Exposure to innovation won’t ensure greatness

I found some consolation in a statement that “thousands of lost Einsteins’ would have been successful had they been exposed to careers in innovation as children.” Well, I have to dispute that statement.
If I look back (I won’t say how many years ago), if I could have been an Einstein when my mother thought I would have been the next “Dorsey” of playing the trombone in my junior high years.
It was pretty obvious her dreams were dashed when I had difficulty playing “off-beats.” My musical ability was never doubted by our instructor where I remained third chair in the junior high band. However, I made the big move entering high school band and became aware those trombone players marched in the first row behind the baton twirlers and the drum majorettes.
Now that doesn’t mean my “off-beats problem” was solved, but, my satisfaction of the band and scenery certainly improved. No more sitting in the number seven position in the trombone row in winter concert band and then moving to marching band in the spring and to fall behind those short-skirted twirlers in marching season.
I closed out my musical career (high school and otherwise) in my senior year by advancing to number four trombonist in the first chair group. I think it was the director’s courtesy move from my viewpoint. However my mother, I am sure, thought I deserved it.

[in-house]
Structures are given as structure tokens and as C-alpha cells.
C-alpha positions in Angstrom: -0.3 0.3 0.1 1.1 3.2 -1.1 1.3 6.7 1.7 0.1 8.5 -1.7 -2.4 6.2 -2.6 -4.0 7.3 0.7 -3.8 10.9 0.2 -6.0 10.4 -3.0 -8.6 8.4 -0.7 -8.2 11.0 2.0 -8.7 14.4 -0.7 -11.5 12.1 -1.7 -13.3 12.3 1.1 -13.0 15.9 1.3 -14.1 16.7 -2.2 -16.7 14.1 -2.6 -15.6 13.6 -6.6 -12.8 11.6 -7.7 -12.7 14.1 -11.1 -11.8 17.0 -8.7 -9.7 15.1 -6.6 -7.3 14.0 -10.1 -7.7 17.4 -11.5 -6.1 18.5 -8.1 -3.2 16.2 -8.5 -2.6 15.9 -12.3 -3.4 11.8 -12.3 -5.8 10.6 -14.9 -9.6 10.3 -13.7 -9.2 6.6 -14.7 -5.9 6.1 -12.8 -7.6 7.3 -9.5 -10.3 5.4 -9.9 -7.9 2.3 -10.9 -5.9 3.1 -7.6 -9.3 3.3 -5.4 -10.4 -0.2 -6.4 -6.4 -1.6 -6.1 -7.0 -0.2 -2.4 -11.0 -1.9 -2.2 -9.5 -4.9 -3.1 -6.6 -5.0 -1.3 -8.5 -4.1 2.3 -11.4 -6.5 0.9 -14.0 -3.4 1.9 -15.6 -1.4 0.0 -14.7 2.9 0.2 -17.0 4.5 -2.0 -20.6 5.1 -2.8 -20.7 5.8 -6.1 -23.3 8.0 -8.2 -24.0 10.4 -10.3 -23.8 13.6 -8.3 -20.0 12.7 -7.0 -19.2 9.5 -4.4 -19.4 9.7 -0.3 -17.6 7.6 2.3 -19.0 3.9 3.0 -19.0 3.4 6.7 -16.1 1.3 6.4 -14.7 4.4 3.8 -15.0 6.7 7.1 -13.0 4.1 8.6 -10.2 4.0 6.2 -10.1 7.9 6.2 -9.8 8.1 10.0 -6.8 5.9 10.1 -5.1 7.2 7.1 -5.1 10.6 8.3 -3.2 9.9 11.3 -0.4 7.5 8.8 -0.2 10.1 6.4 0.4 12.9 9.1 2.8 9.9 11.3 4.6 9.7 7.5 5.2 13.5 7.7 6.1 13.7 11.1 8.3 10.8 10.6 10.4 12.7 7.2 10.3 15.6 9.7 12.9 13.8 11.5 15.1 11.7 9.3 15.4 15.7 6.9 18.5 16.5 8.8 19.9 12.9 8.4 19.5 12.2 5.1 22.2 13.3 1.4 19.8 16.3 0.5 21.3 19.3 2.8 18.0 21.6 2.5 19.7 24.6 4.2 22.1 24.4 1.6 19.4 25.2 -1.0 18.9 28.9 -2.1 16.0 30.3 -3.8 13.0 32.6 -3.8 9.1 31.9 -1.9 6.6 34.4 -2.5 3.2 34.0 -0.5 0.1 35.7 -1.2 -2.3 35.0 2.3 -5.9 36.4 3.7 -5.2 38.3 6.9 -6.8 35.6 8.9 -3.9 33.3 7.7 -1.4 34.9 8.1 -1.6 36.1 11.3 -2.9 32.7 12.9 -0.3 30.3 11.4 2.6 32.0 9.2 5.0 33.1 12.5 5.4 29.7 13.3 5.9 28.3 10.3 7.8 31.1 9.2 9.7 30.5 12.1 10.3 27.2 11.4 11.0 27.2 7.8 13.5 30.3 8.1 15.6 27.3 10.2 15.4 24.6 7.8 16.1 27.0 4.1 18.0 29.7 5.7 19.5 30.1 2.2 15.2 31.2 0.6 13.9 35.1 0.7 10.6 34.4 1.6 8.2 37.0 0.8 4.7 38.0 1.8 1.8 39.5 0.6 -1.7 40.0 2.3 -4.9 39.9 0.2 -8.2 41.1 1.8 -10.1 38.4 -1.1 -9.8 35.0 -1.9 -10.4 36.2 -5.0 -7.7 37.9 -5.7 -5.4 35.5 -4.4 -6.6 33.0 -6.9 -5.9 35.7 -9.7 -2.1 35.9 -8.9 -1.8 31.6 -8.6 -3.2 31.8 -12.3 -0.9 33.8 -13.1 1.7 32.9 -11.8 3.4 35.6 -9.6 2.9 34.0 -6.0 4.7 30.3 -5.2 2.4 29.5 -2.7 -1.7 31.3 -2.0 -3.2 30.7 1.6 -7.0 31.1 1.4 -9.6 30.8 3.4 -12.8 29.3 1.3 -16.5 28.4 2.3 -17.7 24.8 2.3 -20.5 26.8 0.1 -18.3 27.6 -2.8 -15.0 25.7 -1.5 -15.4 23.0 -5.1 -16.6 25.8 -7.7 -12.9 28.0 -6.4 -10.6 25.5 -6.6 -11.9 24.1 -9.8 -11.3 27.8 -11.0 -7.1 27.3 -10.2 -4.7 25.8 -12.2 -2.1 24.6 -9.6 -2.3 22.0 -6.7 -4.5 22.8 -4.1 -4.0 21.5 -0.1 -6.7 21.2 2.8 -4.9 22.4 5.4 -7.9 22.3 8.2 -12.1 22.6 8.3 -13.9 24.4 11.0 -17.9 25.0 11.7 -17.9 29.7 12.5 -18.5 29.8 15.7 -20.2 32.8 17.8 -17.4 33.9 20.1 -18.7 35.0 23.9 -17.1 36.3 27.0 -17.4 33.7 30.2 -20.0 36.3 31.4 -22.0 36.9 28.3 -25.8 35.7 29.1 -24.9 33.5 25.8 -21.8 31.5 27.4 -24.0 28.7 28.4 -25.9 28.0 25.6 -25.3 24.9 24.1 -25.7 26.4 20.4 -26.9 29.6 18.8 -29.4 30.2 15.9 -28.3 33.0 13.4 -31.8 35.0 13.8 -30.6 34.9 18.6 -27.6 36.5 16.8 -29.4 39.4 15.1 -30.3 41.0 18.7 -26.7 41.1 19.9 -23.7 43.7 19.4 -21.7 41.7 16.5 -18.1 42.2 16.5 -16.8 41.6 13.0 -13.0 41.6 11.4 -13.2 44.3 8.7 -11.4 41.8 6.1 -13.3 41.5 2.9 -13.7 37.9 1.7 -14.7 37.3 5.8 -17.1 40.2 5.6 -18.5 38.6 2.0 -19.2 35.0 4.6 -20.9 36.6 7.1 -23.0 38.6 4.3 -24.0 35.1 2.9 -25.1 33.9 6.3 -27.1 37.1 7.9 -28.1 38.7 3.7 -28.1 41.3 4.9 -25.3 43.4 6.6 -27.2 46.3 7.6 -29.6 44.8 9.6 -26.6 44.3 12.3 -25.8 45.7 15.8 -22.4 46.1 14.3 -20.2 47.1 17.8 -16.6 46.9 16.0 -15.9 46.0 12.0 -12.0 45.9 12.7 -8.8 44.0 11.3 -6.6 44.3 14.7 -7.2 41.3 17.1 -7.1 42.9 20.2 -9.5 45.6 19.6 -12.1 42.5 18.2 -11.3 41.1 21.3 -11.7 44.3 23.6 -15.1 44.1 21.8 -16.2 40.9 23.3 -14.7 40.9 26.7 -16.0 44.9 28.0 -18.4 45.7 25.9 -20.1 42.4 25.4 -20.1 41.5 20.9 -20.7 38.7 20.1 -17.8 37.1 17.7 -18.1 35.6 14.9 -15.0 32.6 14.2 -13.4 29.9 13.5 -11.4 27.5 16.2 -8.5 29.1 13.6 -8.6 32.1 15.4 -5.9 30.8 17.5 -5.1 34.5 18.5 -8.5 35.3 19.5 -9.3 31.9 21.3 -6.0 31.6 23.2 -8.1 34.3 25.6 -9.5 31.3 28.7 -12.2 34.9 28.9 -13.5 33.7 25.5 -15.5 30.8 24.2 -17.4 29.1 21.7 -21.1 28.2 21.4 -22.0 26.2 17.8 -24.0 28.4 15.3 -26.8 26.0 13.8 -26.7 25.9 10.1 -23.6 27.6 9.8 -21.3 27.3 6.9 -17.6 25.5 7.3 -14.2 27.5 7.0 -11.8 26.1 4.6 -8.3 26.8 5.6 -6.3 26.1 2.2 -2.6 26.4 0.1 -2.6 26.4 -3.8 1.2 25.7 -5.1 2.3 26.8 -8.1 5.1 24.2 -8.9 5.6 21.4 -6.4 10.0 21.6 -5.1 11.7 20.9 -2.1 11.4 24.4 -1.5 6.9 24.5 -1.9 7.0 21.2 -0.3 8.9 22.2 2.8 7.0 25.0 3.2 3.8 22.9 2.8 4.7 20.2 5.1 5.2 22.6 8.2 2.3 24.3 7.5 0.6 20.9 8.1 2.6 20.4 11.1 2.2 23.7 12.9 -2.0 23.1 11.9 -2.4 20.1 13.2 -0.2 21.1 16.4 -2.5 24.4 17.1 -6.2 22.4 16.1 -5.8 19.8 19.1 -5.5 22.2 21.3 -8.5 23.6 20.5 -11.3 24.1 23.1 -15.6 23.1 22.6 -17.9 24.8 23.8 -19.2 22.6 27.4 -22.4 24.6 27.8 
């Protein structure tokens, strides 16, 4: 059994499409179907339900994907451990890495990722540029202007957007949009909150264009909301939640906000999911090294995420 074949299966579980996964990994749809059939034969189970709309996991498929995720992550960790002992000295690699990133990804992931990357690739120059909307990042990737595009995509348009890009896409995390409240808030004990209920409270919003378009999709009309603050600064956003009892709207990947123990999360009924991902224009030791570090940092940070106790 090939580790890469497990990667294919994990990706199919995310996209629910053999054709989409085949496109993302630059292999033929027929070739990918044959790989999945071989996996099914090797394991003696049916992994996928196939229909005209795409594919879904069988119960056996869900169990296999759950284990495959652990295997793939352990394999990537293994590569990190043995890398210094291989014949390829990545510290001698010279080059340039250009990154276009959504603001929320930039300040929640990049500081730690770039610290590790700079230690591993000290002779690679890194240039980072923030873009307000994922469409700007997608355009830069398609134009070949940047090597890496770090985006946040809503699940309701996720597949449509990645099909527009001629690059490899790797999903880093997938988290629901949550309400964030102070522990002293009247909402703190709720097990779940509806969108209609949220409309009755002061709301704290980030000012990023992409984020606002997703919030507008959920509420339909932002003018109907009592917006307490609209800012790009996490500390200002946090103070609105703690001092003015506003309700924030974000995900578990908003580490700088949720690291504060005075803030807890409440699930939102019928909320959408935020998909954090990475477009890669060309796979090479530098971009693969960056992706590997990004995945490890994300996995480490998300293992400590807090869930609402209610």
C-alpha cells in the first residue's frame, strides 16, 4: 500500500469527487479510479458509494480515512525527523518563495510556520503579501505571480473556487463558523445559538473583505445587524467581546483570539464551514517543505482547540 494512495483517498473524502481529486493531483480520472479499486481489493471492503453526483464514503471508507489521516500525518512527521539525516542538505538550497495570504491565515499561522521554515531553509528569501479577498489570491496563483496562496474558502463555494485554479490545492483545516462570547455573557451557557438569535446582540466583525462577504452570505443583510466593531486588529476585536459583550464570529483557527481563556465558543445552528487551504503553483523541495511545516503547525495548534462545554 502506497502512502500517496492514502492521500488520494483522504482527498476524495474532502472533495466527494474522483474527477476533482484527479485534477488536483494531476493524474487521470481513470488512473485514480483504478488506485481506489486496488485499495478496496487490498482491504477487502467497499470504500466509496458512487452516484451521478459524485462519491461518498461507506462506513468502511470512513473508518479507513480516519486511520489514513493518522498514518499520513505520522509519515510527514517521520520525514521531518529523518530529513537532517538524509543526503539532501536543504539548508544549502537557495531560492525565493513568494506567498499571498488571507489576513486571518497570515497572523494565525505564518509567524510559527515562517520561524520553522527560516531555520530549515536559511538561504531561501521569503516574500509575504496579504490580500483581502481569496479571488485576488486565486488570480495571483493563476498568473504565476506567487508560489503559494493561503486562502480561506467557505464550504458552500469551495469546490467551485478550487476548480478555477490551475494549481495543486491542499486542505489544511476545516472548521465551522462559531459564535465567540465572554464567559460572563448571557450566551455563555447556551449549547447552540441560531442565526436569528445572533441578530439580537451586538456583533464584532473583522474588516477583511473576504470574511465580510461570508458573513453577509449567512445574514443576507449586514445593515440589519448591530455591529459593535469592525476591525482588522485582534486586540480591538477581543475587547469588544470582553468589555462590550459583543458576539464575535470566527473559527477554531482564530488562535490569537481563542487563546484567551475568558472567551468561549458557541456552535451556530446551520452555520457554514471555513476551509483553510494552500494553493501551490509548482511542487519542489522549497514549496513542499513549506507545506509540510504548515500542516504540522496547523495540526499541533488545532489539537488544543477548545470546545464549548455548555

As far as being an “Einstein” in the musical world was quite evident. Looking back in my earlier years before my for potential stardom, I had been basically disqualified from being a regular singer in our church choir. The director earlier had asked me if my mother wanted me to sing in the choir. I honestly answered because you certainly wouldn’t fib to a church organization.
After my answer the destiny of my vocal musical ability was eliminated and choir director said she would talk to my mother. From that point on my mother’s esteem for the choir director fell to a pretty low point.
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An old man who was everlastingly complaining about his feet hurting, was asked if his shoes were too tight.
“Yes, they are,” he replied.
“Then, why don’t you get larger shoes?” asked the stranger.
“Well, you see it’s this way,” replied the old man. “My wife is dead, my son is a drunkard, my daughter eloped with a bum, my auto tires are worn out and the finance company has taken my TV back, so about the only pleasure I get out of life is to get home and take those darn shoes off.”
RL Furse  is publisher emeritus of the News-Register

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